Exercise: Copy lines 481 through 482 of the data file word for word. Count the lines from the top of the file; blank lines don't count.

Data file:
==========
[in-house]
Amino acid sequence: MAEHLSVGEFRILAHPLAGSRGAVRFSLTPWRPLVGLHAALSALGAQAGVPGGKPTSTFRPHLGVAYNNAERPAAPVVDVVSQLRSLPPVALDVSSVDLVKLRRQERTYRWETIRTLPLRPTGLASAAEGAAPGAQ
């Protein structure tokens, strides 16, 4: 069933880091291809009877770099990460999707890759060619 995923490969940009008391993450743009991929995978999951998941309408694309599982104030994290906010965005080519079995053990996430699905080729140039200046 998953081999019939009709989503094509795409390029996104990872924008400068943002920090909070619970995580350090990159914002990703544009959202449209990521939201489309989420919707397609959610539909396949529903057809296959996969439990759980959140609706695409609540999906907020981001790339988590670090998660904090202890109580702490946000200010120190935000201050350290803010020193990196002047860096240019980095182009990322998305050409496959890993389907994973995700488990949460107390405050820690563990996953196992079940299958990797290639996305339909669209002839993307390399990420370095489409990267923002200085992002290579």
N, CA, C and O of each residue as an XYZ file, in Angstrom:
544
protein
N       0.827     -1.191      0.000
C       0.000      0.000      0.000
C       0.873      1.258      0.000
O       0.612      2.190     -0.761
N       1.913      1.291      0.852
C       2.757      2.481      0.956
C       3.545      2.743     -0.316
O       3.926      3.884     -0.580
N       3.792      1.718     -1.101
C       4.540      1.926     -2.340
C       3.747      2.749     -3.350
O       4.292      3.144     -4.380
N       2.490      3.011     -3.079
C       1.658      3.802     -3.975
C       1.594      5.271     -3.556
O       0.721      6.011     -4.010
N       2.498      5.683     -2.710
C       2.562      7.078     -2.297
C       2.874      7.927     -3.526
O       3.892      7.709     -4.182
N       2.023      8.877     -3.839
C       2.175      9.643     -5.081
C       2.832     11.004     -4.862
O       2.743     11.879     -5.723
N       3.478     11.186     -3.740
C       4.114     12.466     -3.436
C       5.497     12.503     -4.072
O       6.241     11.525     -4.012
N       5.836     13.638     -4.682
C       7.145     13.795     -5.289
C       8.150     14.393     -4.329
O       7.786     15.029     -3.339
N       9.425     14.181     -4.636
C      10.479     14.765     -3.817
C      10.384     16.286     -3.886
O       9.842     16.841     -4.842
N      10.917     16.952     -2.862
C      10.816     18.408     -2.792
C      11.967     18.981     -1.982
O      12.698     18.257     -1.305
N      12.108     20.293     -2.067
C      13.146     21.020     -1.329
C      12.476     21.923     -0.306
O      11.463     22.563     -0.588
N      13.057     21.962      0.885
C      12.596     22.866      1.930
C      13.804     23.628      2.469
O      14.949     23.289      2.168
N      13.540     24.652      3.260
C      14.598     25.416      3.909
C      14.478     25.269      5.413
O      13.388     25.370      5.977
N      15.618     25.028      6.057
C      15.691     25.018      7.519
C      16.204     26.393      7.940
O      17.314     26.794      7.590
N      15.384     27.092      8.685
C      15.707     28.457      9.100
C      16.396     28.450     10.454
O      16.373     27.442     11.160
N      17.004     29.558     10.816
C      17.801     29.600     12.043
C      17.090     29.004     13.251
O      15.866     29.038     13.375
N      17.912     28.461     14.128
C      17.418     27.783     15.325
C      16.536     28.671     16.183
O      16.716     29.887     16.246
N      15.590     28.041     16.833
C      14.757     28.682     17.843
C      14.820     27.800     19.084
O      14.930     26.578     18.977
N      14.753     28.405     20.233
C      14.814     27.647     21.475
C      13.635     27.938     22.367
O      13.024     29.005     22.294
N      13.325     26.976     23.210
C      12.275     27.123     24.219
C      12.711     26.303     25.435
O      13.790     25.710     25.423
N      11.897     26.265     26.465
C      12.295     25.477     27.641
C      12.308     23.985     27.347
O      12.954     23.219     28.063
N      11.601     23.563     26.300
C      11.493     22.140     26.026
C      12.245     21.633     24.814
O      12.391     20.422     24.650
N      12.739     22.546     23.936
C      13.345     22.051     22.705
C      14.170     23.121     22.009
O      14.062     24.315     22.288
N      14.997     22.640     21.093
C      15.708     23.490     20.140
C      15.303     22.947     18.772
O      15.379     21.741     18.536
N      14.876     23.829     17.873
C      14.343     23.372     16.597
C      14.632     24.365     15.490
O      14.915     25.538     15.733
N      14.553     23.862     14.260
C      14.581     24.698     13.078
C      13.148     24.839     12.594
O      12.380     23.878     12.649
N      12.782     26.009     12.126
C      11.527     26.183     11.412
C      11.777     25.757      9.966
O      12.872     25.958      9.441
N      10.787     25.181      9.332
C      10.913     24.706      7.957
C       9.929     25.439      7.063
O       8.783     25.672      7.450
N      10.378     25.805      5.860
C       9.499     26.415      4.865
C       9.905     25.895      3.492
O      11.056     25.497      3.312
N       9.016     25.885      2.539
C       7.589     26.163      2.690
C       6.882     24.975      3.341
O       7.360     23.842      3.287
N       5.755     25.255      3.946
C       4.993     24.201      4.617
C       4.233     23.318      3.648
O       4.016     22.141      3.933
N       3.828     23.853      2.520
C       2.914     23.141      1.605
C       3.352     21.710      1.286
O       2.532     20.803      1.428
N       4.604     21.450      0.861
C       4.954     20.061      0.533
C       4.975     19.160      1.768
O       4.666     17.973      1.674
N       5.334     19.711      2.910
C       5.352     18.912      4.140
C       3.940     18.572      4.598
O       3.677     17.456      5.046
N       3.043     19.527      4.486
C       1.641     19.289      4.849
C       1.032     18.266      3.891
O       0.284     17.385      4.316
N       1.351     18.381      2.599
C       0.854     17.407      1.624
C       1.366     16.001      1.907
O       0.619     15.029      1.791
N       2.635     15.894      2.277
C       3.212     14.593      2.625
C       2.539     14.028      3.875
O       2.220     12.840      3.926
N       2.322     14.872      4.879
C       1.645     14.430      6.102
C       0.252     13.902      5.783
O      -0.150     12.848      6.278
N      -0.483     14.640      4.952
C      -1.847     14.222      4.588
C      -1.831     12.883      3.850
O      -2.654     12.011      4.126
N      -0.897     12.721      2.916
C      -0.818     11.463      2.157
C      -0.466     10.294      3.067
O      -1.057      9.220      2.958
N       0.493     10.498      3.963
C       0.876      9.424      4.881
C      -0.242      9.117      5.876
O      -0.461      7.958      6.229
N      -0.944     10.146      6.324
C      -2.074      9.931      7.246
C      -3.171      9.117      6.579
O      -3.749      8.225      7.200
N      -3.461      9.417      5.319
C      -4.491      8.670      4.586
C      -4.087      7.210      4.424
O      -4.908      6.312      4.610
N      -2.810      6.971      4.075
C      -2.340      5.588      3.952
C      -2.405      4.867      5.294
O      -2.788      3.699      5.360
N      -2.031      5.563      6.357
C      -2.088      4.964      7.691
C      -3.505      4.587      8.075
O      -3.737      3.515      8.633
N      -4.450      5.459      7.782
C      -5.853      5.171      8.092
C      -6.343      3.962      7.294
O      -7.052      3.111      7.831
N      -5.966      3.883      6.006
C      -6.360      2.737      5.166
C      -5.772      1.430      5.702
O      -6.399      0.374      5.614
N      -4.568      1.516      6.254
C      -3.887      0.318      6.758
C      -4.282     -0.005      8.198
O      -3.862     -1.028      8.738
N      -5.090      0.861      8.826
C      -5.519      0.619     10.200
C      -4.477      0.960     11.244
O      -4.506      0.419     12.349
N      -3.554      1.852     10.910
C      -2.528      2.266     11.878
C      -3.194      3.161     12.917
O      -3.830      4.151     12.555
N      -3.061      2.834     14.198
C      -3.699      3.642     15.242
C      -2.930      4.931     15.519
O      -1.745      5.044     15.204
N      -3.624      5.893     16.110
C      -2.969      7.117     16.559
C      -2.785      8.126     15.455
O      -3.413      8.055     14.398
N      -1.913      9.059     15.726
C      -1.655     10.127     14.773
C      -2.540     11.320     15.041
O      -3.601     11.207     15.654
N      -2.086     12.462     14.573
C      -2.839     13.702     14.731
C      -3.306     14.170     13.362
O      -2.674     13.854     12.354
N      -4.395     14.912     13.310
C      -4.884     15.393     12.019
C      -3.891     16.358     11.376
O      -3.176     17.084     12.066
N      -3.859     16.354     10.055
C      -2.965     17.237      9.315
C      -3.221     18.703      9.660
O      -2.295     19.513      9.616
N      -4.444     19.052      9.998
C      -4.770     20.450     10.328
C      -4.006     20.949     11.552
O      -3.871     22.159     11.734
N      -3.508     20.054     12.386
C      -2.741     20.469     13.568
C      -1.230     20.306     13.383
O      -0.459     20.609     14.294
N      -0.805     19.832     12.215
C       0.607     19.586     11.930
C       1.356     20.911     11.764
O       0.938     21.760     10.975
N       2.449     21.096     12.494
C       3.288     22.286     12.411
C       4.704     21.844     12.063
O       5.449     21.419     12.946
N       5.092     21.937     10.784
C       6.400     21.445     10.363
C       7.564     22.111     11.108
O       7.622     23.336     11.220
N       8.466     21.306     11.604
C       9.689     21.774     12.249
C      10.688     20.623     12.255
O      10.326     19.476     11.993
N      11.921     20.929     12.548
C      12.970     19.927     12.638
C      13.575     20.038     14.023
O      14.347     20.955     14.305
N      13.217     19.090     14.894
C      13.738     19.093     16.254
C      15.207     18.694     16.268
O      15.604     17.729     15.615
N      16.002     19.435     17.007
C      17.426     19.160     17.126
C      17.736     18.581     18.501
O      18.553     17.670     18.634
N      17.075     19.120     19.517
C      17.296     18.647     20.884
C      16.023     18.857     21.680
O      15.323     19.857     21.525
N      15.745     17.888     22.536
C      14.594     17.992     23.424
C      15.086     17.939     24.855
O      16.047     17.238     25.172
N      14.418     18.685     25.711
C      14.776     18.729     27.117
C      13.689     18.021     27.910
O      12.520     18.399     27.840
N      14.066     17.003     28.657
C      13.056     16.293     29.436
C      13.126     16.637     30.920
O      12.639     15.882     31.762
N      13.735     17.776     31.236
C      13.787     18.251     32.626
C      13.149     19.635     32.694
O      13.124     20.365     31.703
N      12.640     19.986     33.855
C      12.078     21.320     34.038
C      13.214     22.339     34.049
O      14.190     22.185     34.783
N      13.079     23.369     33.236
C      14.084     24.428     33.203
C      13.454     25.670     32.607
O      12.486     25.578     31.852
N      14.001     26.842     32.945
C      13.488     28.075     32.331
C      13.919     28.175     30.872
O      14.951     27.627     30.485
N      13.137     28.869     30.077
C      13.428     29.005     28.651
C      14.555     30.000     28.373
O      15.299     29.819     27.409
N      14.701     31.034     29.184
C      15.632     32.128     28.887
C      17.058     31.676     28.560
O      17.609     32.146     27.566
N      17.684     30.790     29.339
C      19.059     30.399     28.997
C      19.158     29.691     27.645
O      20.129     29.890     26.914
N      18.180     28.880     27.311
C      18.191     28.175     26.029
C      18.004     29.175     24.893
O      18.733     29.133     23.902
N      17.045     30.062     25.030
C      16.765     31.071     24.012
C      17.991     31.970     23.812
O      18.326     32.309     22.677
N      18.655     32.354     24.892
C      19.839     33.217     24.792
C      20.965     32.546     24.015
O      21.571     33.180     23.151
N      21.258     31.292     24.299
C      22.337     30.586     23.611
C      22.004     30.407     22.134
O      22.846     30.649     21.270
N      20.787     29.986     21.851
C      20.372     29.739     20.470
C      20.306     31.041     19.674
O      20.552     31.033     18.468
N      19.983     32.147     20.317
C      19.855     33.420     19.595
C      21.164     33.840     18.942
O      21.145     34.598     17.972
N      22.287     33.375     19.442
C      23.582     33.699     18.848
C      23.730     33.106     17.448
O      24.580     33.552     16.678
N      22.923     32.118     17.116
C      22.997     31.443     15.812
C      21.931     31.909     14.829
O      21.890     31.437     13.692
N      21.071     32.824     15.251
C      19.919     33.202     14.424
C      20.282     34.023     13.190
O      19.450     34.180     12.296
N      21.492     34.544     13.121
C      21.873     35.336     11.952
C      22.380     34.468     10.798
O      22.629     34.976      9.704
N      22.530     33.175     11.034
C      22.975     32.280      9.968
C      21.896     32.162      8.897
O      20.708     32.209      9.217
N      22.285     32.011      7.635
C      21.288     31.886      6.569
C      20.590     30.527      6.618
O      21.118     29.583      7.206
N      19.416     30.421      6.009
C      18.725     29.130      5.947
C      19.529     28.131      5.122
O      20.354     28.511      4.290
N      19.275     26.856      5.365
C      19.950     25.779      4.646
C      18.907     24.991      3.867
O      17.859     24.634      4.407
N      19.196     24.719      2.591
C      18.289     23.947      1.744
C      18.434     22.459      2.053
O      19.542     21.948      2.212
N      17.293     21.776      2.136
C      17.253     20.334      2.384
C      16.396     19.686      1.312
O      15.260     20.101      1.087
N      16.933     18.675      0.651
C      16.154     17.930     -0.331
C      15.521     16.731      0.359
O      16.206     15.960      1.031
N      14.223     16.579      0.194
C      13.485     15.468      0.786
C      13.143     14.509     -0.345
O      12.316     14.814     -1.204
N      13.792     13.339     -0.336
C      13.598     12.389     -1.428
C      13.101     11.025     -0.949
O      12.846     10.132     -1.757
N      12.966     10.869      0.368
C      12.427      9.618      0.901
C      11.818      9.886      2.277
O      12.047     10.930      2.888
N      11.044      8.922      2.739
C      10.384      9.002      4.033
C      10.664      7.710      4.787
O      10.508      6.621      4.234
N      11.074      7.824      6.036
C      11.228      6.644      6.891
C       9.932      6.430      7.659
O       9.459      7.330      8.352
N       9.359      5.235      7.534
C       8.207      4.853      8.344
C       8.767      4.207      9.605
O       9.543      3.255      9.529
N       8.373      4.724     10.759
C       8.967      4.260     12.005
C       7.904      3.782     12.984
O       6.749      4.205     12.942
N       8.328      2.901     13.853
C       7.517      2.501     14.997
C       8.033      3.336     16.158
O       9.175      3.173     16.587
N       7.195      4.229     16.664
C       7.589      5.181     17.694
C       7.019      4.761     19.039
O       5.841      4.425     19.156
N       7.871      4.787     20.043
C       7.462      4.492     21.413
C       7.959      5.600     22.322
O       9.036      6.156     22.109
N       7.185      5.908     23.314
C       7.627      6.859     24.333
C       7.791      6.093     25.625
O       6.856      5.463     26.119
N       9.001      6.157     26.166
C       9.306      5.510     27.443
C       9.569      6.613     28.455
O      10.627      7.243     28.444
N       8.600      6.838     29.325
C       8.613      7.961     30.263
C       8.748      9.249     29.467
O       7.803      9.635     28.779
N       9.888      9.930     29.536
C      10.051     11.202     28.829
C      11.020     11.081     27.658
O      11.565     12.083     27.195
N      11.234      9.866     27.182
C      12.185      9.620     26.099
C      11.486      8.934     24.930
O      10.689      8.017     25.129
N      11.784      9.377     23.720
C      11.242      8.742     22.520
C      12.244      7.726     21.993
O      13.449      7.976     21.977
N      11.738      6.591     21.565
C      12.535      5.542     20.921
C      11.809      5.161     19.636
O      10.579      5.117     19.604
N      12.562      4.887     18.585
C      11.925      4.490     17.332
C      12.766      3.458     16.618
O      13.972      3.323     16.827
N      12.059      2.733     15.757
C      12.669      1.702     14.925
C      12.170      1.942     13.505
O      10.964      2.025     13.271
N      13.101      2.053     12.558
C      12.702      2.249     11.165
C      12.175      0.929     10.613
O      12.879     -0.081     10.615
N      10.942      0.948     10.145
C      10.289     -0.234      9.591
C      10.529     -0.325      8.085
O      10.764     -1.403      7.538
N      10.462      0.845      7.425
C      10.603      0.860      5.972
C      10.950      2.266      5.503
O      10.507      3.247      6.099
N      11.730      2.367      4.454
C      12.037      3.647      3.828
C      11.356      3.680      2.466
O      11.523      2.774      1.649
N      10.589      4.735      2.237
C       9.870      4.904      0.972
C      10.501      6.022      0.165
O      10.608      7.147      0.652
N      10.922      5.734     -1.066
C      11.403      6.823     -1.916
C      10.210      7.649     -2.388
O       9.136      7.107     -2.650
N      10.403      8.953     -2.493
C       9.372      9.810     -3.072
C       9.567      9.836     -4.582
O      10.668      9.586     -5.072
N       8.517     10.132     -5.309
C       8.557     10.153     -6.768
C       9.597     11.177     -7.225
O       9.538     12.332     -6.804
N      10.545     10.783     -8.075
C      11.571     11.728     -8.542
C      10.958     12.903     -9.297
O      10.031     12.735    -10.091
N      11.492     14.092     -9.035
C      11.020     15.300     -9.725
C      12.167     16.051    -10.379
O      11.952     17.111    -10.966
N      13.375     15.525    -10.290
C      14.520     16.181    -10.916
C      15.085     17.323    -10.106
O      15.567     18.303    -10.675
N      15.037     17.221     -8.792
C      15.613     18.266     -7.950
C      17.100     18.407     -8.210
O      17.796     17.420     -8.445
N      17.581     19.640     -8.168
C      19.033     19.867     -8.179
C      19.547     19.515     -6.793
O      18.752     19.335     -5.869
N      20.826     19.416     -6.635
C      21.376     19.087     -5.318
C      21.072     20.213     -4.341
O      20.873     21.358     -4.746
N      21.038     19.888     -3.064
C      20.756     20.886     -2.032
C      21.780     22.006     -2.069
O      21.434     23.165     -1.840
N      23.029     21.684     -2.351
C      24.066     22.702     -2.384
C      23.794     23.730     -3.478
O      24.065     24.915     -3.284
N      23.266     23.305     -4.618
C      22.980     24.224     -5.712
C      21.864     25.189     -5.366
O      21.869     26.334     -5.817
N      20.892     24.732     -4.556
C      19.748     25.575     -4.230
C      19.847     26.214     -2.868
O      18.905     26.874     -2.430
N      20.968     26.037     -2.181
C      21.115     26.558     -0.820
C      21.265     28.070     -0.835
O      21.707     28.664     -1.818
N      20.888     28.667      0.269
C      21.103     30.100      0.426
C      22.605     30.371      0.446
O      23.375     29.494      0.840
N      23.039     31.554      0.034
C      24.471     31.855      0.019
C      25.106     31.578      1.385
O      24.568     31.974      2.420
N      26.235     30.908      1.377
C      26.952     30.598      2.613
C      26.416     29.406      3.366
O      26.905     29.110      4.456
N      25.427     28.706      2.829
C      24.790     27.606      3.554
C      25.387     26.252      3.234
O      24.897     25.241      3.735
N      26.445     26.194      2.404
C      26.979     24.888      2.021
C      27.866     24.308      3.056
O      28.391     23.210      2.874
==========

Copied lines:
C       9.567      9.836     -4.582
O      10.668      9.586     -5.072